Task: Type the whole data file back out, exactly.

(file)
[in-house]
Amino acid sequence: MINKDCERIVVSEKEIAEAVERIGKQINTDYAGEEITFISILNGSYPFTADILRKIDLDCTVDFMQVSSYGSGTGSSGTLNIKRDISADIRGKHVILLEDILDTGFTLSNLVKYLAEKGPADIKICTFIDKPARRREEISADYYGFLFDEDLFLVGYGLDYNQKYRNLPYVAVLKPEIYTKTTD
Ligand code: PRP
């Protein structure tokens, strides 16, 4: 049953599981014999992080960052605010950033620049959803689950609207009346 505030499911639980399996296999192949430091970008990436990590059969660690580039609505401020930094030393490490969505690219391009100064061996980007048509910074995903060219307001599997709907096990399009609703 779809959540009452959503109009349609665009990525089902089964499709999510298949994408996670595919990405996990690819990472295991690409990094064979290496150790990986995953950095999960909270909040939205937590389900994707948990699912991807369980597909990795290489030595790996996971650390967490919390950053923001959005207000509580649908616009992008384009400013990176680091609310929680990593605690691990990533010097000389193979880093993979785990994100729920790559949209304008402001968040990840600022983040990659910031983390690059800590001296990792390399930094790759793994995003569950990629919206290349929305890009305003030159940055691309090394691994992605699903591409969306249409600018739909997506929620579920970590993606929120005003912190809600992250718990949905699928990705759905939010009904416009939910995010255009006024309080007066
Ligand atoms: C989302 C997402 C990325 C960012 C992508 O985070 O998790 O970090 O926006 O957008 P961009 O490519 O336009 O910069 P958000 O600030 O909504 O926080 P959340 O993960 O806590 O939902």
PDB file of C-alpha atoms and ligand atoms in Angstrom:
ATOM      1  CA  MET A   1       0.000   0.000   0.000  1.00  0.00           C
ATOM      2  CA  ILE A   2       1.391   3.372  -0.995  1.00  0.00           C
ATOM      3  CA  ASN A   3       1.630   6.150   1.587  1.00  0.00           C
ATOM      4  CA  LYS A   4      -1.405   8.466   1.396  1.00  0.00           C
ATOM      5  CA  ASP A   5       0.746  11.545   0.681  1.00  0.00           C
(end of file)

[in-house]
Amino acid sequence: MINKDCERIVVSEKEIAEAVERIGKQINTDYAGEEITFISILNGSYPFTADILRKIDLDCTVDFMQVSSYGSGTGSSGTLNIKRDISADIRGKHVILLEDILDTGFTLSNLVKYLAEKGPADIKICTFIDKPARRREEISADYYGFLFDEDLFLVGYGLDYNQKYRNLPYVAVLKPEIYTKTTD
Ligand code: PRP
């Protein structure tokens, strides 16, 4: 049953599981014999992080960052605010950033620049959803689950609207009346 505030499911639980399996296999192949430091970008990436990590059969660690580039609505401020930094030393490490969505690219391009100064061996980007048509910074995903060219307001599997709907096990399009609703 779809959540009452959503109009349609665009990525089902089964499709999510298949994408996670595919990405996990690819990472295991690409990094064979290496150790990986995953950095999960909270909040939205937590389900994707948990699912991807369980597909990795290489030595790996996971650390967490919390950053923001959005207000509580649908616009992008384009400013990176680091609310929680990593605690691990990533010097000389193979880093993979785990994100729920790559949209304008402001968040990840600022983040990659910031983390690059800590001296990792390399930094790759793994995003569950990629919206290349929305890009305003030159940055691309090394691994992605699903591409969306249409600018739909997506929620579920970590993606929120005003912190809600992250718990949905699928990705759905939010009904416009939910995010255009006024309080007066
Ligand atoms: C989302 C997402 C990325 C960012 C992508 O985070 O998790 O970090 O926006 O957008 P961009 O490519 O336009 O910069 P958000 O600030 O909504 O926080 P959340 O993960 O806590 O939902």
PDB file of C-alpha atoms and ligand atoms in Angstrom:
ATOM      1  CA  MET A   1       0.000   0.000   0.000  1.00  0.00           C
ATOM      2  CA  ILE A   2       1.391   3.372  -0.995  1.00  0.00           C
ATOM      3  CA  ASN A   3       1.630   6.150   1.587  1.00  0.00           C
ATOM      4  CA  LYS A   4      -1.405   8.466   1.396  1.00  0.00           C
ATOM      5  CA  ASP A   5       0.746  11.545   0.681  1.00  0.00           C